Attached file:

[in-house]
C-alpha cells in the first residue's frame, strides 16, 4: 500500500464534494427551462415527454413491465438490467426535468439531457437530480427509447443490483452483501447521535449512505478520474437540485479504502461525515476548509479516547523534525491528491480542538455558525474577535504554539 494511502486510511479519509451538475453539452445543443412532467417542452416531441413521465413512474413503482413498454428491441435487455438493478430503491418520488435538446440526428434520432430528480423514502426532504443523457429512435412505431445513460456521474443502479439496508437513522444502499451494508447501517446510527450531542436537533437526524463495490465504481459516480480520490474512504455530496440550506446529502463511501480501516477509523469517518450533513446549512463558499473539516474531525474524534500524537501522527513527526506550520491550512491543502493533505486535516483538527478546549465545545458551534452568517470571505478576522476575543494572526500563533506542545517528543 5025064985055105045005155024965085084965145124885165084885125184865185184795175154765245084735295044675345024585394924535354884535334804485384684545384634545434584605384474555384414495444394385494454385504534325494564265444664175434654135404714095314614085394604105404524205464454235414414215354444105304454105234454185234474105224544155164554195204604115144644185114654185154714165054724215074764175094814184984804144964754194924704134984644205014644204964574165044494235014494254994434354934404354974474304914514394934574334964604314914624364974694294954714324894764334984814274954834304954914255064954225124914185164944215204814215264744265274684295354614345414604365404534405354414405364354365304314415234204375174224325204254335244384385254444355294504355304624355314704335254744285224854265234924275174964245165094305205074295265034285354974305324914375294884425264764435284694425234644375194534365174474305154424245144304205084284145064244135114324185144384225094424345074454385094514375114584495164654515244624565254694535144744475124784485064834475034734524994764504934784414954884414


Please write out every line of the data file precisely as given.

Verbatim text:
[in-house]
C-alpha cells in the first residue's frame, strides 16, 4: 500500500464534494427551462415527454413491465438490467426535468439531457437530480427509447443490483452483501447521535449512505478520474437540485479504502461525515476548509479516547523534525491528491480542538455558525474577535504554539 494511502486510511479519509451538475453539452445543443412532467417542452416531441413521465413512474413503482413498454428491441435487455438493478430503491418520488435538446440526428434520432430528480423514502426532504443523457429512435412505431445513460456521474443502479439496508437513522444502499451494508447501517446510527450531542436537533437526524463495490465504481459516480480520490474512504455530496440550506446529502463511501480501516477509523469517518450533513446549512463558499473539516474531525474524534500524537501522527513527526506550520491550512491543502493533505486535516483538527478546549465545545458551534452568517470571505478576522476575543494572526500563533506542545517528543 5025064985055105045005155024965085084965145124885165084885125184865185184795175154765245084735295044675345024585394924535354884535334804485384684545384634545434584605384474555384414495444394385494454385504534325494564265444664175434654135404714095314614085394604105404524205464454235414414215354444105304454105234454185234474105224544155164554195204604115144644185114654185154714165054724215074764175094814184984804144964754194924704134984644205014644204964574165044494235014494254994434354934404354974474304914514394934574334964604314914624364974694294954714324894764334984814274954834304954914255064954225124914185164944215204814215264744265274684295354614345414604365404534405354414405364354365304314415234204375174224325204254335244384385254444355294504355304624355314704335254744285224854265234924275174964245165094305205074295265034285354974305324914375294884425264764435284694425234644375194534365174474305154424245144304205084284145064244135114324185144384225094424345074454385094514375114584495164654515244624565254694535144744475124784485064834475034734524994764504934784414954884414